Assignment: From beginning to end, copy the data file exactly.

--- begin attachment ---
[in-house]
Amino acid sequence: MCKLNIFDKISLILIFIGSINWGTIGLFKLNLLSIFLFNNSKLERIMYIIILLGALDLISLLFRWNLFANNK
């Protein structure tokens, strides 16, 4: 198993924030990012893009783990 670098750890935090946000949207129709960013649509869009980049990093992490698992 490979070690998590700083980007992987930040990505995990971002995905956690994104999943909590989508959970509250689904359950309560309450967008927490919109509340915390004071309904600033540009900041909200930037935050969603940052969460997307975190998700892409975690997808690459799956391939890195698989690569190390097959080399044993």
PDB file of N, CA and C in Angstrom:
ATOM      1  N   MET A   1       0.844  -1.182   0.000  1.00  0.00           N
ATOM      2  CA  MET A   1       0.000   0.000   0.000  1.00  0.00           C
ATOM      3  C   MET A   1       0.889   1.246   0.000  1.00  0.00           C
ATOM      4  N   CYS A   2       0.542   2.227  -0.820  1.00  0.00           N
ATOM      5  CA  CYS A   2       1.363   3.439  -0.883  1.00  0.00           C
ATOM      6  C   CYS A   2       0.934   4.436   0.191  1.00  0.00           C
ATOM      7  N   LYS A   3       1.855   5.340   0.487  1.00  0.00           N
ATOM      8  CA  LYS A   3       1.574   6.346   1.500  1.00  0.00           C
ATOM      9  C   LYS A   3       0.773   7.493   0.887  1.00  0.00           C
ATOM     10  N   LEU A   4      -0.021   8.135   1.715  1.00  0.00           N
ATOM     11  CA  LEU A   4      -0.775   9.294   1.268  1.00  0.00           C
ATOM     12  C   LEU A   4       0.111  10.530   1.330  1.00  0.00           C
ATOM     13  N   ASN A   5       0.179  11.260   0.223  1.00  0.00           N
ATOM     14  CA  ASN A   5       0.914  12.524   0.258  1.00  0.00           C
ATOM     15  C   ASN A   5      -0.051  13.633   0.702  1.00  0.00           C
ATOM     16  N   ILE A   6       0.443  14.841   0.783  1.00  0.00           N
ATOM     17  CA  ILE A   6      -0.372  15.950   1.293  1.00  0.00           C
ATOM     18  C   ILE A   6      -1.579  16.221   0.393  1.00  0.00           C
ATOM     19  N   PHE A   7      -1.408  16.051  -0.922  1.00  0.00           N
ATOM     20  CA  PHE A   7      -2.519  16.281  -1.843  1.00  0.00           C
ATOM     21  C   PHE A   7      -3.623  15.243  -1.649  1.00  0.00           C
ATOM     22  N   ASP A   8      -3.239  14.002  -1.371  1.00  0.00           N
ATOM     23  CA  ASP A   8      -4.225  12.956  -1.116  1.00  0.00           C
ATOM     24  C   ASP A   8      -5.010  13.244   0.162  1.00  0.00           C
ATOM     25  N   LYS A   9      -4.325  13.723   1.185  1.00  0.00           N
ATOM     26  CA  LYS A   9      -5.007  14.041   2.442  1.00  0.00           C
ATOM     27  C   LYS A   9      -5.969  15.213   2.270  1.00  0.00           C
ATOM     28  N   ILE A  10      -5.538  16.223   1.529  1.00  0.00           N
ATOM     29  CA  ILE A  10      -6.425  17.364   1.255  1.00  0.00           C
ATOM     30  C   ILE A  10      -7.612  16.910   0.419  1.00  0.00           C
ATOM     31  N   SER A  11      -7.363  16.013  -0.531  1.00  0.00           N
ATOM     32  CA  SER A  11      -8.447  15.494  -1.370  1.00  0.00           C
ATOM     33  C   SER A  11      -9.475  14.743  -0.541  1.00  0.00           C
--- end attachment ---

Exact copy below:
[in-house]
Amino acid sequence: MCKLNIFDKISLILIFIGSINWGTIGLFKLNLLSIFLFNNSKLERIMYIIILLGALDLISLLFRWNLFANNK
């Protein structure tokens, strides 16, 4: 198993924030990012893009783990 670098750890935090946000949207129709960013649509869009980049990093992490698992 490979070690998590700083980007992987930040990505995990971002995905956690994104999943909590989508959970509250689904359950309560309450967008927490919109509340915390004071309904600033540009900041909200930037935050969603940052969460997307975190998700892409975690997808690459799956391939890195698989690569190390097959080399044993």
PDB file of N, CA and C in Angstrom:
ATOM      1  N   MET A   1       0.844  -1.182   0.000  1.00  0.00           N
ATOM      2  CA  MET A   1       0.000   0.000   0.000  1.00  0.00           C
ATOM      3  C   MET A   1       0.889   1.246   0.000  1.00  0.00           C
ATOM      4  N   CYS A   2       0.542   2.227  -0.820  1.00  0.00           N
ATOM      5  CA  CYS A   2       1.363   3.439  -0.883  1.00  0.00           C
ATOM      6  C   CYS A   2       0.934   4.436   0.191  1.00  0.00           C
ATOM      7  N   LYS A   3       1.855   5.340   0.487  1.00  0.00           N
ATOM      8  CA  LYS A   3       1.574   6.346   1.500  1.00  0.00           C
ATOM      9  C   LYS A   3       0.773   7.493   0.887  1.00  0.00           C
ATOM     10  N   LEU A   4      -0.021   8.135   1.715  1.00  0.00           N
ATOM     11  CA  LEU A   4      -0.775   9.294   1.268  1.00  0.00           C
ATOM     12  C   LEU A   4       0.111  10.530   1.330  1.00  0.00           C
ATOM     13  N   ASN A   5       0.179  11.260   0.223  1.00  0.00           N
ATOM     14  CA  ASN A   5       0.914  12.524   0.258  1.00  0.00           C
ATOM     15  C   ASN A   5      -0.051  13.633   0.702  1.00  0.00           C
ATOM     16  N   ILE A   6       0.443  14.841   0.783  1.00  0.00           N
ATOM     17  CA  ILE A   6      -0.372  15.950   1.293  1.00  0.00           C
ATOM     18  C   ILE A   6      -1.579  16.221   0.393  1.00  0.00           C
ATOM     19  N   PHE A   7      -1.408  16.051  -0.922  1.00  0.00           N
ATOM     20  CA  PHE A   7      -2.519  16.281  -1.843  1.00  0.00           C
ATOM     21  C   PHE A   7      -3.623  15.243  -1.649  1.00  0.00           C
ATOM     22  N   ASP A   8      -3.239  14.002  -1.371  1.00  0.00           N
ATOM     23  CA  ASP A   8      -4.225  12.956  -1.116  1.00  0.00           C
ATOM     24  C   ASP A   8      -5.010  13.244   0.162  1.00  0.00           C
ATOM     25  N   LYS A   9      -4.325  13.723   1.185  1.00  0.00           N
ATOM     26  CA  LYS A   9      -5.007  14.041   2.442  1.00  0.00           C
ATOM     27  C   LYS A   9      -5.969  15.213   2.270  1.00  0.00           C
ATOM     28  N   ILE A  10      -5.538  16.223   1.529  1.00  0.00           N
ATOM     29  CA  ILE A  10      -6.425  17.364   1.255  1.00  0.00           C
ATOM     30  C   ILE A  10      -7.612  16.910   0.419  1.00  0.00           C
ATOM     31  N   SER A  11      -7.363  16.013  -0.531  1.00  0.00           N
ATOM     32  CA  SER A  11      -8.447  15.494  -1.370  1.00  0.00           C
ATOM     33  C   SER A  11      -9.475  14.743  -0.541  1.00  0.00           C